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Dealing with Council Tax arrears

This advice applies to Scotland

Coronavirus - council tax arrears

Your local authority might provide extra flexibility if you're struggling to pay your council tax. 

Contact your local authority if you have council tax arrears and an existing arrangement to pay, or you're worried about making your payment.

Find your local authority on  

If you’ve missed a Council Tax payment, you’re in 'arrears' - this means you owe money to your council.

Don’t wait for them to contact you. You should contact your council straight away and tell them about your situation.

Public water and sewerage charges are included on your Council Tax bill, so even if you don’t pay Council Tax you might still owe money to your council.

If you ignore Council Tax arrears, your council are likely to take you to court quickly to get all the money at once. You’ll have to pay court costs and possibly sheriff fees as well as your debt. This can add hundreds of pounds to your bill.

Arrears for Council Tax and public water and sewerage charges are a ‘priority debt’. This means you need to pay them before other debts like an overdraft on a bank account.

If you can’t pay your Council Tax bill

Ask your council if they’ll let you pay the debt in smaller amounts.

You’ll probably be asked to commit to paying a regular amount each month. If you're not sure how much you can afford, you can use our budgeting tool or talk to an adviser at your nearest Citizens Advice.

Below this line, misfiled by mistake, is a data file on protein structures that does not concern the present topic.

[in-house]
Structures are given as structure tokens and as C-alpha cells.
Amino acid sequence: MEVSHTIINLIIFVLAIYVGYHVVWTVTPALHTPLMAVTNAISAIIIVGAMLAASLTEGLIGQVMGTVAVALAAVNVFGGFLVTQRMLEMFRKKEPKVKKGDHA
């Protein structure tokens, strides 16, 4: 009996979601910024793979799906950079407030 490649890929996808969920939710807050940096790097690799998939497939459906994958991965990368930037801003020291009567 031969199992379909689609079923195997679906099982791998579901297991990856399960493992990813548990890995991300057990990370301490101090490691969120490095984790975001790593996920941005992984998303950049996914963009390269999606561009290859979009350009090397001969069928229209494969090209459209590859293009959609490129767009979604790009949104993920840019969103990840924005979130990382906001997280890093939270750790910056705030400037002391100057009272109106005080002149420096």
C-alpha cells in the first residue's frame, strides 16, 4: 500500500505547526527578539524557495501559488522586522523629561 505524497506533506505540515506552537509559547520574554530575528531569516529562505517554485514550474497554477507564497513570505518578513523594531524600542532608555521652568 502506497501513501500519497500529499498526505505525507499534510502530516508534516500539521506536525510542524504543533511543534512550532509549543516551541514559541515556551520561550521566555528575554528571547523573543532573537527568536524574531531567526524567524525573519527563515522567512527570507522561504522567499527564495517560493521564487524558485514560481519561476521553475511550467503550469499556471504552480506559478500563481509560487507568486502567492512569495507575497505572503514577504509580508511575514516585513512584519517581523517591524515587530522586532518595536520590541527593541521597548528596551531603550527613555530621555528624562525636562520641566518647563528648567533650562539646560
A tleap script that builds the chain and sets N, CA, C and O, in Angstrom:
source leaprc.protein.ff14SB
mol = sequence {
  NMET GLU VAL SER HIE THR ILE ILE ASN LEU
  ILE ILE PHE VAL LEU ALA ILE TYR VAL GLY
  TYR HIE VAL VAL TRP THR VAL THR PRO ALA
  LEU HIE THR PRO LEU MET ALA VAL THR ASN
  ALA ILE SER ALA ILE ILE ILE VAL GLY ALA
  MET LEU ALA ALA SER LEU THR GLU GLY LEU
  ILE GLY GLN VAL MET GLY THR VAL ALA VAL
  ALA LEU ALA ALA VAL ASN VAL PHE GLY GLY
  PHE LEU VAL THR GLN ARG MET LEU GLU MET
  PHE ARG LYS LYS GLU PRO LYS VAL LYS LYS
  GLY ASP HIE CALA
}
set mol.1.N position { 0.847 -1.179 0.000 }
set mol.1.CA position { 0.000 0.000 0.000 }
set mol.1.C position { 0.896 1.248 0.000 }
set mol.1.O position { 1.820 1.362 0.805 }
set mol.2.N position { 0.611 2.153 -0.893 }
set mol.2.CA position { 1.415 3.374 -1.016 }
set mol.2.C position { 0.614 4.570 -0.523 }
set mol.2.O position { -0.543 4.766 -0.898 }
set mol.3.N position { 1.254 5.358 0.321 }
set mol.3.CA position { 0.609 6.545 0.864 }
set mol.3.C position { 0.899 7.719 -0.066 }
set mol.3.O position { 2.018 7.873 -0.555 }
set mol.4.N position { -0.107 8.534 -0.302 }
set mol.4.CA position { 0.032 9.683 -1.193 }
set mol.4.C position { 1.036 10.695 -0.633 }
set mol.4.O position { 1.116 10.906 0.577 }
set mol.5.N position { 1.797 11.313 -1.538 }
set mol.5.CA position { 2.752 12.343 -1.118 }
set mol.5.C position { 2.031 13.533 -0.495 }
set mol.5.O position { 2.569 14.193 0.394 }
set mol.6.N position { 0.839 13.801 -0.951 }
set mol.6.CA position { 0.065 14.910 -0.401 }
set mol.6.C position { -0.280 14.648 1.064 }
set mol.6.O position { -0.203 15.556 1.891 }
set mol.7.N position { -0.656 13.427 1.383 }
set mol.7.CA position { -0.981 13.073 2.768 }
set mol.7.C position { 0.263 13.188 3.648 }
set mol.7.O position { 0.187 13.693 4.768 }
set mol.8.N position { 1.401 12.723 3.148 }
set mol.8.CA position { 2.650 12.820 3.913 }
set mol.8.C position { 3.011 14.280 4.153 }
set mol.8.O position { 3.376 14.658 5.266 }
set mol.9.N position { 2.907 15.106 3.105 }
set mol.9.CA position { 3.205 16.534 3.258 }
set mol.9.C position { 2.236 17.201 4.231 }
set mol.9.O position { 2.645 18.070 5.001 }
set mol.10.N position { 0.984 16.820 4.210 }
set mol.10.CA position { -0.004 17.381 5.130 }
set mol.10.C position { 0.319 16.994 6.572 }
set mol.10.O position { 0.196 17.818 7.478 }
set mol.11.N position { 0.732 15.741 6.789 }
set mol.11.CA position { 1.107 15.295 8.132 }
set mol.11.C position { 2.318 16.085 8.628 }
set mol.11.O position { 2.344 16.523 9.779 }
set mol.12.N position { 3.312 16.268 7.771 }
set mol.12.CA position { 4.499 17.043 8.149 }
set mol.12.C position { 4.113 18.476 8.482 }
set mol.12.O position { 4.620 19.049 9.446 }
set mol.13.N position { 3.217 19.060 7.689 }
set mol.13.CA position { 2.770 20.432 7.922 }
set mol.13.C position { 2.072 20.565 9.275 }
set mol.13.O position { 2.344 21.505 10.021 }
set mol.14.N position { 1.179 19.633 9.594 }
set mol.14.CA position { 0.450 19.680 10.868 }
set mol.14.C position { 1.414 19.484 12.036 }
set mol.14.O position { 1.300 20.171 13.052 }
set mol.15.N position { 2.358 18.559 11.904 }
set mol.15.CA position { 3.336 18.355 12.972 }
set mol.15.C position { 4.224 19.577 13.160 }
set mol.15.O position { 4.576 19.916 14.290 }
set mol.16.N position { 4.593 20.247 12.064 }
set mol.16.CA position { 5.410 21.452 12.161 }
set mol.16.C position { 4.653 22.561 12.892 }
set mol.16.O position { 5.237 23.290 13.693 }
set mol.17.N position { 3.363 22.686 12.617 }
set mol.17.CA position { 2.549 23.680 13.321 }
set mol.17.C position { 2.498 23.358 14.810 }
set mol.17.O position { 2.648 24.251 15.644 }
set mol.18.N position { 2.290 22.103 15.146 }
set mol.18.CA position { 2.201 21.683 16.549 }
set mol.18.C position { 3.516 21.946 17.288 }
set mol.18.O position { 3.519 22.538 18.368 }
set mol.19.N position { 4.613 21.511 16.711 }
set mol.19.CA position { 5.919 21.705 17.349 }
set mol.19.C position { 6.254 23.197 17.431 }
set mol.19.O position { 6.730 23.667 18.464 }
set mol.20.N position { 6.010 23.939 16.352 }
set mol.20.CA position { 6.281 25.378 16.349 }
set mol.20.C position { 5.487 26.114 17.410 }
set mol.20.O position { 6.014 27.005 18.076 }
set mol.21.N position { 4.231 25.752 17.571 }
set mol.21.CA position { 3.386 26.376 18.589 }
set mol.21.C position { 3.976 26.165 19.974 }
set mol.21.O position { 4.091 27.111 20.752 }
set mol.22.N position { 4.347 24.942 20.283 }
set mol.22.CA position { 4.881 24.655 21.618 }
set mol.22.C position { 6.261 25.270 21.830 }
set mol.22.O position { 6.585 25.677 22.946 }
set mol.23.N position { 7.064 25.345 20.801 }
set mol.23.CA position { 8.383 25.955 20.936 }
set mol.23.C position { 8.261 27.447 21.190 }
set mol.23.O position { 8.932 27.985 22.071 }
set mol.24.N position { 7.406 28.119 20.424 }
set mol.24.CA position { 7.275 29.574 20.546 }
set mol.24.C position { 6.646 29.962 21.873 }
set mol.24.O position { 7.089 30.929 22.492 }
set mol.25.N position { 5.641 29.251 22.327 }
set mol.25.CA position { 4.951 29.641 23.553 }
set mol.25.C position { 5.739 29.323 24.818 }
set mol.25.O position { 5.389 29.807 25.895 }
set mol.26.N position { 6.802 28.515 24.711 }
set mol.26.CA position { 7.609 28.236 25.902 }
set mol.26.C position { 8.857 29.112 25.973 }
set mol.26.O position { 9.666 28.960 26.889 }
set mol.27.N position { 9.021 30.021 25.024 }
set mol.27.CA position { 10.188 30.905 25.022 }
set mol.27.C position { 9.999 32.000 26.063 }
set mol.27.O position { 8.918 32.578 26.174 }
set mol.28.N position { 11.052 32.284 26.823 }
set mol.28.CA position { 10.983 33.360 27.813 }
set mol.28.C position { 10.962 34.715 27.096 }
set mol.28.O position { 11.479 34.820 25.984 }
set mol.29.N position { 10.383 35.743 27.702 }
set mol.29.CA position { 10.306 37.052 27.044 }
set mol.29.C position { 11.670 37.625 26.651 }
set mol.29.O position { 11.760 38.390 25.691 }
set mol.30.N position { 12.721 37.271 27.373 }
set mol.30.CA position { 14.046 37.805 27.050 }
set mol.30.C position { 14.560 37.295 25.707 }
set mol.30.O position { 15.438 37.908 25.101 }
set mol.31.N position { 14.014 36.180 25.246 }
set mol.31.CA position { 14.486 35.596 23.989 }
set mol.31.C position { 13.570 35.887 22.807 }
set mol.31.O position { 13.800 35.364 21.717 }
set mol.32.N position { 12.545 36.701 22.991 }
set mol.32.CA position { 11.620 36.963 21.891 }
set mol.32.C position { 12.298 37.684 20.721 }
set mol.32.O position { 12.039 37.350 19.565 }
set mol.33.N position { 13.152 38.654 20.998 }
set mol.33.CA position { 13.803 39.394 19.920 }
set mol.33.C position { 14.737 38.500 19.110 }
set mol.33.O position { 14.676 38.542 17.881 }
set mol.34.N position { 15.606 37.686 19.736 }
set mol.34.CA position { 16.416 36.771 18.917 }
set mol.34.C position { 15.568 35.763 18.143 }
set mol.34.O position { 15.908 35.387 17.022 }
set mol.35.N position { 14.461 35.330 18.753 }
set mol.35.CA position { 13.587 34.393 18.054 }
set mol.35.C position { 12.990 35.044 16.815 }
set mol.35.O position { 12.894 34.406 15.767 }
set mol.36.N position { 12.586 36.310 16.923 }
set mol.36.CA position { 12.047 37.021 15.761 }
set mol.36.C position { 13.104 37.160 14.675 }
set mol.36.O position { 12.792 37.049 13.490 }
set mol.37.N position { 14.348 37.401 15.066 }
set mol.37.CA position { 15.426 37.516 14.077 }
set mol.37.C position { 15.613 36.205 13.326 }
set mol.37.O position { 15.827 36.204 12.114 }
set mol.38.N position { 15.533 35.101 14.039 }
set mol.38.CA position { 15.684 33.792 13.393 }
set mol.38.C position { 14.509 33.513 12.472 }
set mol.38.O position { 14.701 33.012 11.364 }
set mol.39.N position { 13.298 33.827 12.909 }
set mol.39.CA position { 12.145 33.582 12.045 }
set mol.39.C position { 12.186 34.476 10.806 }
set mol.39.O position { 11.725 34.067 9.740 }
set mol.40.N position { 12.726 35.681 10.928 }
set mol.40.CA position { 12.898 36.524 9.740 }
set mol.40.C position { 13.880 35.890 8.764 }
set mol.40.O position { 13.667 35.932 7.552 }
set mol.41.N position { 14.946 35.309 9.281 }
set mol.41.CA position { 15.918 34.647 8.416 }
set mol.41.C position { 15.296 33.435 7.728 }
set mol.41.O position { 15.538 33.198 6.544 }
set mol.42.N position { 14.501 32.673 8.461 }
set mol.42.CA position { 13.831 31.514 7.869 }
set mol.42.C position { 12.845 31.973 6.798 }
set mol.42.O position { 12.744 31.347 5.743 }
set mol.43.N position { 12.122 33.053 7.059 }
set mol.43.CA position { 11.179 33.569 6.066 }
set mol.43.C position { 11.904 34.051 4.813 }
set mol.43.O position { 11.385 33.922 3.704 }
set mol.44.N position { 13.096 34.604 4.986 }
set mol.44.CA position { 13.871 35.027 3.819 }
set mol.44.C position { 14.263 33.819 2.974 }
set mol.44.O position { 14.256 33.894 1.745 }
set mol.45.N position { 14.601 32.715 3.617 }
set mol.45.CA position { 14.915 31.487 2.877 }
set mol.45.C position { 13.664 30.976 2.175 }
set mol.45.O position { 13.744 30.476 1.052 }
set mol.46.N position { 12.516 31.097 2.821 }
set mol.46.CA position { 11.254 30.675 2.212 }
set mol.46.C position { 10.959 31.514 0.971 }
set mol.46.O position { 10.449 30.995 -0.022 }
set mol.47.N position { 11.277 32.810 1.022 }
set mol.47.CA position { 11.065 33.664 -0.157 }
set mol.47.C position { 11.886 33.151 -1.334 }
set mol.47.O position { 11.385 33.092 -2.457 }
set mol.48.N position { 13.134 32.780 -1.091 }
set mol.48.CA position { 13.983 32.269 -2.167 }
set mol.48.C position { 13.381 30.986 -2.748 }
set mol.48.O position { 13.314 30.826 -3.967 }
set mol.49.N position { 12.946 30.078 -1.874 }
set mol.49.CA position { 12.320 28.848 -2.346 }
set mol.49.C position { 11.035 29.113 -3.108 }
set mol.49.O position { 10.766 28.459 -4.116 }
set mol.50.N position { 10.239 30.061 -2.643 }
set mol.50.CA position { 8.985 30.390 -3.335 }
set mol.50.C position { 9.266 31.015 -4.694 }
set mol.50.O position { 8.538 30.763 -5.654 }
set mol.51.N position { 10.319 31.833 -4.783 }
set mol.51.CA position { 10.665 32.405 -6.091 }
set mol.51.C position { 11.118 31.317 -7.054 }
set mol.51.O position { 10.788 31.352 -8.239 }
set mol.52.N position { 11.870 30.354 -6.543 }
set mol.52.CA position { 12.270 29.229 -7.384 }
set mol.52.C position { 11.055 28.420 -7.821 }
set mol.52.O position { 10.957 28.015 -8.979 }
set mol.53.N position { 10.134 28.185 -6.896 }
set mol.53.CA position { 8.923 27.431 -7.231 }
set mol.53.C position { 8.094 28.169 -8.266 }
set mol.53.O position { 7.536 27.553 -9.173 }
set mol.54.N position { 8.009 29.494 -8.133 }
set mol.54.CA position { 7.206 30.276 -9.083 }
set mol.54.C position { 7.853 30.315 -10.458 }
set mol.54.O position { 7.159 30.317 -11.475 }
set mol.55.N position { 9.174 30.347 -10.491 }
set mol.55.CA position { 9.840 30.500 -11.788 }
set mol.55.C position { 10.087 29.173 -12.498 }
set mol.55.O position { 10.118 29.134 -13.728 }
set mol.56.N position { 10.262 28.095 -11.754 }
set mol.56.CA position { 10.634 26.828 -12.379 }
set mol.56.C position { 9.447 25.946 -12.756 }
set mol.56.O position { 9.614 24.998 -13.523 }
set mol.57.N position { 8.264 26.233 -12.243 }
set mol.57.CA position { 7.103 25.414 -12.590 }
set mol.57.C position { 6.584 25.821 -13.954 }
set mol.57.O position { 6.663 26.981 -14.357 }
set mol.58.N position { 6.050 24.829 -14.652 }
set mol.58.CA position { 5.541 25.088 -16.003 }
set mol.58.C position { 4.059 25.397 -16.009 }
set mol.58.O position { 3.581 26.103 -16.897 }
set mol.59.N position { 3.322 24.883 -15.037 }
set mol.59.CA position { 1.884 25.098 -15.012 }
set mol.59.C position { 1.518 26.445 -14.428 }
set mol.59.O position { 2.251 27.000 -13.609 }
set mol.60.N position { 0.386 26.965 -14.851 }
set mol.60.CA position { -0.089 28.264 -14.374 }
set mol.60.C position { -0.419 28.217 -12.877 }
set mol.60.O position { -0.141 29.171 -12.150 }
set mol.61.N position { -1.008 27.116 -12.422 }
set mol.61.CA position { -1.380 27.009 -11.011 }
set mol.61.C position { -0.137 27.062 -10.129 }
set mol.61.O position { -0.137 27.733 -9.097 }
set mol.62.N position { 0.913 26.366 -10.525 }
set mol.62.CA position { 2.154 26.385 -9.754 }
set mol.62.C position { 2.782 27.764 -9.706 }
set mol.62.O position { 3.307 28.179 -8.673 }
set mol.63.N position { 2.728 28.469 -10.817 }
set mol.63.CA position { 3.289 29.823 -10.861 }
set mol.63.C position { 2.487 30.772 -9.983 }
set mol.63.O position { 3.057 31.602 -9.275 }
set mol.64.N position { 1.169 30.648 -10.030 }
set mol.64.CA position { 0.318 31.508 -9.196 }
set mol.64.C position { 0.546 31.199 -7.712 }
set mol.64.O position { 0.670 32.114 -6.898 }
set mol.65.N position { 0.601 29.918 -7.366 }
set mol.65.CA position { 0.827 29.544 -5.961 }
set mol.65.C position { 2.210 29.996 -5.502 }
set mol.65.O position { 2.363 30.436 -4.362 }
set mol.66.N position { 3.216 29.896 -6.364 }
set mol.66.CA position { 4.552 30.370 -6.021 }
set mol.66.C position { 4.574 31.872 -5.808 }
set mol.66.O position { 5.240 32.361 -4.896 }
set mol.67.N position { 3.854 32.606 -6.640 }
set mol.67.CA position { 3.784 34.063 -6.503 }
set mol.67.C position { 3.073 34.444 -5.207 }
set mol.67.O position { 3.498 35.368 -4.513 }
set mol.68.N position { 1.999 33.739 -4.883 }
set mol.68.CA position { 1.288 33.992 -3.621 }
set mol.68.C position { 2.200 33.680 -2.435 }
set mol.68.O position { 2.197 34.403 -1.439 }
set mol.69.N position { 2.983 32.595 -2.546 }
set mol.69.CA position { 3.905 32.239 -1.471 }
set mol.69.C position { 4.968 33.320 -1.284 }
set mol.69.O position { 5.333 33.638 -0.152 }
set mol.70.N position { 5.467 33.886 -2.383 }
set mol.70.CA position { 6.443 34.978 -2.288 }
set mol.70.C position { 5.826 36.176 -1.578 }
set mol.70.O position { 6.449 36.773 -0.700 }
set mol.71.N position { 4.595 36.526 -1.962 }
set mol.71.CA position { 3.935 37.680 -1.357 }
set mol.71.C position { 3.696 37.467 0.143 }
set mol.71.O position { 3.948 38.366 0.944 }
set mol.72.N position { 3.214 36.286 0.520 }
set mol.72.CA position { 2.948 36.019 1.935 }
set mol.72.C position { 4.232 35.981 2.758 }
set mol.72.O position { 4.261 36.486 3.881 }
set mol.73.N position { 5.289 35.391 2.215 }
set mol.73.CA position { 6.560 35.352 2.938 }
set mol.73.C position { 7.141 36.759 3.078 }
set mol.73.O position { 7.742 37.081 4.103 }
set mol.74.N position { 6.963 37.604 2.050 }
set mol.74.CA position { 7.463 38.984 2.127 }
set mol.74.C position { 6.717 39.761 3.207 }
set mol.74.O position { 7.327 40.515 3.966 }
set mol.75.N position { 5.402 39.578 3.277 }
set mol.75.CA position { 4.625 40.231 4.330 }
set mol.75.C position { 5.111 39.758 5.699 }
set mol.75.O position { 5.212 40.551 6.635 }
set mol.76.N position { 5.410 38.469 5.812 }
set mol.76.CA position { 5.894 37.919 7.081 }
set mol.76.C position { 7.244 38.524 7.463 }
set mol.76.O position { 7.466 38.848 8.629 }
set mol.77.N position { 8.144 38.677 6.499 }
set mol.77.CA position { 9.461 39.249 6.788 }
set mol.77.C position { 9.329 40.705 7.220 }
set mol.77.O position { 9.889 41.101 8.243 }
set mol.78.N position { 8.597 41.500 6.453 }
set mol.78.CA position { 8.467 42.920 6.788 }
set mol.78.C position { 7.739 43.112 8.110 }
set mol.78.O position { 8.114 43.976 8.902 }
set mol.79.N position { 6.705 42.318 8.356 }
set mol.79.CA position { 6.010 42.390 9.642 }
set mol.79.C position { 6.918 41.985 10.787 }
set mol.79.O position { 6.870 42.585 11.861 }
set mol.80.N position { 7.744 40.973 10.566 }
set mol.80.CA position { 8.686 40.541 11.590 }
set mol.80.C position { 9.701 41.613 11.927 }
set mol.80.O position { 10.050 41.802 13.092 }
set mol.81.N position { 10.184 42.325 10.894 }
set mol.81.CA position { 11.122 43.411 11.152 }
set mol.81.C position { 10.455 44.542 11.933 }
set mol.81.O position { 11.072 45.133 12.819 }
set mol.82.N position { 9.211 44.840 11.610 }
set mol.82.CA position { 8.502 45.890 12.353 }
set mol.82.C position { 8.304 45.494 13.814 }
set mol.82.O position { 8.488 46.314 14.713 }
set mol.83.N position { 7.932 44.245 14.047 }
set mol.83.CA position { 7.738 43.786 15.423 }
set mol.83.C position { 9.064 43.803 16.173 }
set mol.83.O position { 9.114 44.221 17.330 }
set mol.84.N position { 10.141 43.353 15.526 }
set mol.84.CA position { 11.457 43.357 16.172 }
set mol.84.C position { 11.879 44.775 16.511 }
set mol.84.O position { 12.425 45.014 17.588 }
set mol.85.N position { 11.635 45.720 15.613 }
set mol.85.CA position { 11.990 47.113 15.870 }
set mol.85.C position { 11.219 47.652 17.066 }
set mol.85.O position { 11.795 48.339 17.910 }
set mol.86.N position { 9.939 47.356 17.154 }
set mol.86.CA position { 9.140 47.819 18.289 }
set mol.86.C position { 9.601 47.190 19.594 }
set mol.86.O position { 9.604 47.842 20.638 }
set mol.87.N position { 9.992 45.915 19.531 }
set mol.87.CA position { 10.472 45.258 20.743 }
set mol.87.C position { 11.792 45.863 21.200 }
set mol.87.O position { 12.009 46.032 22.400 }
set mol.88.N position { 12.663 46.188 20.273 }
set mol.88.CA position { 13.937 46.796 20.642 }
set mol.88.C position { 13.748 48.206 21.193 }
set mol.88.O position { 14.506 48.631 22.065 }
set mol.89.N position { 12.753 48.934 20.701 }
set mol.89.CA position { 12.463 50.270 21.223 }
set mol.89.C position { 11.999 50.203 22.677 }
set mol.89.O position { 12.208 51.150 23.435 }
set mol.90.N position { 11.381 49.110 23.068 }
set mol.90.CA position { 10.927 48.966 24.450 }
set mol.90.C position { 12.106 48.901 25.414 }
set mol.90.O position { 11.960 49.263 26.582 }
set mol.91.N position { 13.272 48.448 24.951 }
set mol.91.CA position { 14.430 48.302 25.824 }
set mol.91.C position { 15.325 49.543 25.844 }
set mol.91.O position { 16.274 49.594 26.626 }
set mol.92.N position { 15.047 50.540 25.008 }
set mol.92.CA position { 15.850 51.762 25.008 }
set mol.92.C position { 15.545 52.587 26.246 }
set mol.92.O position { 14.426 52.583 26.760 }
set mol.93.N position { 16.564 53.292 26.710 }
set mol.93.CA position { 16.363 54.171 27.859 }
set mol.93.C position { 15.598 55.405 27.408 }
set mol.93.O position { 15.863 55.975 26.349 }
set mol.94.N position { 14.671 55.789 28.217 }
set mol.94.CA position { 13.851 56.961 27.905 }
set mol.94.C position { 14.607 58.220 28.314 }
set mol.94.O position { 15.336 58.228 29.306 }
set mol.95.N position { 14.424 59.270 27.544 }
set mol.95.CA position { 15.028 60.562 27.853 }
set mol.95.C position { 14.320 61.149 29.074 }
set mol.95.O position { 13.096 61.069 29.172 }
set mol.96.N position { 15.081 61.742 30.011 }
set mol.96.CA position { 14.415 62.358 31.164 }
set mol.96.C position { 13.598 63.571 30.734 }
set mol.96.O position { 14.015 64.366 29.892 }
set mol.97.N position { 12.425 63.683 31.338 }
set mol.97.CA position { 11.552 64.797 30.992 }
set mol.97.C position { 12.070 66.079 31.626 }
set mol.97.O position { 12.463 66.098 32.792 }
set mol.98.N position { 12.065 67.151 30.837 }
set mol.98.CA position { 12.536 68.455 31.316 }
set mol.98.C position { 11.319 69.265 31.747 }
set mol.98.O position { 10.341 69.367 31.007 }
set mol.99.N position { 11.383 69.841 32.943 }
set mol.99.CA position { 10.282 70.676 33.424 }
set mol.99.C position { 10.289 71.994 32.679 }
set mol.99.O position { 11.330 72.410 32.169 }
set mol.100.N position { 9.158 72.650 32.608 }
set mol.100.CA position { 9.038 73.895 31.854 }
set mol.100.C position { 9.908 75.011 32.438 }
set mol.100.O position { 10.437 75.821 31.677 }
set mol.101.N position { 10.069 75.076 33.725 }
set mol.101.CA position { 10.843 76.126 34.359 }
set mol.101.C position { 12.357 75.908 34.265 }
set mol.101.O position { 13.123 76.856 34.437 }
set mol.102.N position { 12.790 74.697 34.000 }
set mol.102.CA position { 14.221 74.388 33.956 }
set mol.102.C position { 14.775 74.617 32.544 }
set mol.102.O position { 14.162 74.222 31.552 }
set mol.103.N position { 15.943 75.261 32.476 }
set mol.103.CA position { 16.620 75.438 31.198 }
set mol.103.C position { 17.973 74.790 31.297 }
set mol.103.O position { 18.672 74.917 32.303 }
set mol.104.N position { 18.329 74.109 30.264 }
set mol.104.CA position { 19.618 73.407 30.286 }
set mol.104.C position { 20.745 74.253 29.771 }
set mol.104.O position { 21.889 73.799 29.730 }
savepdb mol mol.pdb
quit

When you miss a Council Tax payment

You’ll get a reminder from the council about 2 weeks after you miss a payment.

If you don’t pay Council Tax, check the letter to see what you’re being asked to pay. The council can take you to court for water and sewerage arrears in the same way they can take you to court for Council Tax arrears.

If you pay within 7 days, you don’t need to do anything else. The debt will be clear and you’ll be able to continue paying your Council Tax bill in instalments.

If you don’t pay within 7 days of the reminder

If you don’t pay within 7 days of the reminder, you’ll lose the right to pay your Council Tax bill in instalments. Your local council will send you a letter telling you to pay all your Council Tax, public water and sewerage charges for the year within 7 days.

If you don’t pay your Council Tax bill for the year

Your council will usually ask the sheriff court to send you a demand for payment. This is called a ‘summary warrant’.

You’ll get a copy of the summary warrant telling you how and when to pay. The court will add a 10% administration fee on top of the arrears you owe.

If you can’t afford to pay your Council Tax bill all at once, contact the sheriff officers and ask if you can pay it in instalments. You’ll find their contact details on your copy of the summary warrant.

If you can’t agree a payment with the sheriff officers

The local authority might try to take what you owe from your benefits - if you get any of the following:

  • Income Support

  • Jobseeker’s Allowance

  • Pension Credit

  • Employment and Support Allowance

  • Universal Credit

If you don’t get benefits, the court will send you a ‘charge for payment’ letter. This asks you to pay the arrears within a particular time. The court will add the sheriff officer’s fees to what you owe.

If you still need more time to pay, ask the court for a ‘time to pay order’. It’s a good idea to talk to an adviser at your nearest Citizens Advice about this.

If you don’t pay after a charge for payment letter

If you don’t pay by the date on your charge for payment letter, the local authority will ask sheriff officers to take the money you owe:

  • from your earnings - they’ll contact your employer to do this

  • from your bank accounts - they can do this even if your money is in a joint account

  • by taking belongings from your home

You can read more information about what to do if sheriff officers are on your doorstep.

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